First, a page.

Does Low Back Pain Impact Your Life?

Does Low Back Pain Impact Your Life?

Written by Professional’s Antonio Lombardo PT, DPT, USA-W, USA-PL, CPT, Pn-1


Whether we took a tumble snowboarding in the Appalachian Mountains, bent down the wrong way, or lifted something a little too heavy, low back pain can be a serious bother. If you’re struggling, know that most people experience back pain at some point in their lives and according the World Health Organization (WHO), it’s one of the most common reasons people see begin physical therapy. So, have no fear. Your local Professional physical therapist is here to turn that frown, upside down and get you moving and grooving, from your low back injury!


With any type of injury, your body will know what to do, which is both good and bad. Our body goes through a very natural process called the inflammatory cycle that usually takes around 6 weeks from start to finish. This cycle, along with physical therapy are key pieces to the overall puzzle of getting better! Let’s talk about what you may feel from start to finish:

Week 1-2: The acute phase. From the first day you take those wrong steps to the end of your second week as some studies show, the majority of people will experience inflammation. Inflammation is made up of warmth, redness, swelling and, our favorite—pain! This is meant for our body to send chemicals to the area and promote healing as efficiently as possible.

You can expect your physical therapist to reduce these symptoms as best as they can! From ice, to soft tissue massage, TENS, a home exercise program, they’ll even provide some low level stretching and strengthening exercises to really get your low back feeling back to normal, almost.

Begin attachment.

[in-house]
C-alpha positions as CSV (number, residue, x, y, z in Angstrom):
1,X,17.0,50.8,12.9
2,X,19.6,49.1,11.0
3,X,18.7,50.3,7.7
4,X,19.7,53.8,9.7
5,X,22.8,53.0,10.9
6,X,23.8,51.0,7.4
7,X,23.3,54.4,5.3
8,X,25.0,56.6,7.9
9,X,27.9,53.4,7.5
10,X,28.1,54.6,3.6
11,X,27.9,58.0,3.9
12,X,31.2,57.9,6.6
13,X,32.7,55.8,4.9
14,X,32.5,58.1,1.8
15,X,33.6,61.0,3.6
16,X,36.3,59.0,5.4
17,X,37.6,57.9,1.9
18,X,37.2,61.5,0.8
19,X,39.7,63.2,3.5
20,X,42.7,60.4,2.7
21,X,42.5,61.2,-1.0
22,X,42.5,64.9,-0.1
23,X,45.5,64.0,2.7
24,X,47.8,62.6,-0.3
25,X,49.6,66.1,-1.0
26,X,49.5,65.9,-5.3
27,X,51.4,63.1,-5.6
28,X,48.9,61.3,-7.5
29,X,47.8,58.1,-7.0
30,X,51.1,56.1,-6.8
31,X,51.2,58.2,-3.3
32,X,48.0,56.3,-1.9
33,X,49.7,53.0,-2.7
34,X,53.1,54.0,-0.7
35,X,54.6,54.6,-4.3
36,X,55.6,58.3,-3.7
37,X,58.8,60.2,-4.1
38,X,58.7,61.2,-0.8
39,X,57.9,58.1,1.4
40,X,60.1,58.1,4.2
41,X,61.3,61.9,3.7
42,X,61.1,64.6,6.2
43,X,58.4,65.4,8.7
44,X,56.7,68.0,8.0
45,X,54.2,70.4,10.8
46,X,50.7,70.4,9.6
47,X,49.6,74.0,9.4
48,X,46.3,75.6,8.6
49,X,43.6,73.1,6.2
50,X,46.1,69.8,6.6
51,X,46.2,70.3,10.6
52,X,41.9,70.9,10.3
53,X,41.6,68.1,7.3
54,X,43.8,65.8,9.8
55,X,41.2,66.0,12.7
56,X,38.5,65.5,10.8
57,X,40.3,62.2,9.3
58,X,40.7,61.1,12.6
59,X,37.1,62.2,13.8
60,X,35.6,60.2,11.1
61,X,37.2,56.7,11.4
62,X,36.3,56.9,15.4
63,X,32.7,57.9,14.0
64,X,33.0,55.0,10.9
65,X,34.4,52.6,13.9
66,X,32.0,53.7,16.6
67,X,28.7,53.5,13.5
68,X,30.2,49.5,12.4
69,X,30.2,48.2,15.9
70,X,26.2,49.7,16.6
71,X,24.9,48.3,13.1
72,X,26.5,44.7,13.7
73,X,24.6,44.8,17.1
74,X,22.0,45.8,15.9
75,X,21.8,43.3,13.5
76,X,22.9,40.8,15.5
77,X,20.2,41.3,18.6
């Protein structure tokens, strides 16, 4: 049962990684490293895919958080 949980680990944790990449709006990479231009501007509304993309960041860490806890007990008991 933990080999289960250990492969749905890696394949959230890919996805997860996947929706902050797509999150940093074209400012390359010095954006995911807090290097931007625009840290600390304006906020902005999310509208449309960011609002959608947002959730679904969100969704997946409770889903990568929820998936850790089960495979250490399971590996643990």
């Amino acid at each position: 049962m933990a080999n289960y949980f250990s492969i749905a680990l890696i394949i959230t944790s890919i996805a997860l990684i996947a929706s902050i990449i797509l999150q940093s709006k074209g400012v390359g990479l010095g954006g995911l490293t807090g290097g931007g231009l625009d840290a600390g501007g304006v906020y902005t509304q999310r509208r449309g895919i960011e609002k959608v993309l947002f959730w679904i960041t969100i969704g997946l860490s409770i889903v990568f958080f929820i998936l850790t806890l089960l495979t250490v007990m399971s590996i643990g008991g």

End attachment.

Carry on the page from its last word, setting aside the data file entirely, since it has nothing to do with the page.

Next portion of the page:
Week 3-6: The sub-acute phase. As my professor once told me, motion is lotion, and that’s exactly what we will be doing in this phase. As we enter weeks 3 to 6, our body is pulling the troops back and is starting to heal. Now is the time to really start moving and grooving. In physical therapy, we will start with gentle stretches and cardio, and as one progresses, we will start to add core and low level exercises, gradually increasing mobility and intensity to get you back and feeling 100%.


Piece of the Puzzle

Physical therapy is one of the best tools to combat low back pain. However, this is just one piece of the puzzle. Here are some other great tips and tricks you can do to improve your low back pain:

Get enough restorative sleep

Pain is a leading cause of insomnia—difficulty with falling asleep and/or staying asleep. Inadequate sleep can also make your back pain worse. This vicious cycle makes it more difficult for you to get restorative sleep. Getting enough restorative sleep is needed for the body’s tissues to heal and recharge energy levels. If you have trouble sleeping, it is important to address pain or other factors that are causing it.

Engage your brain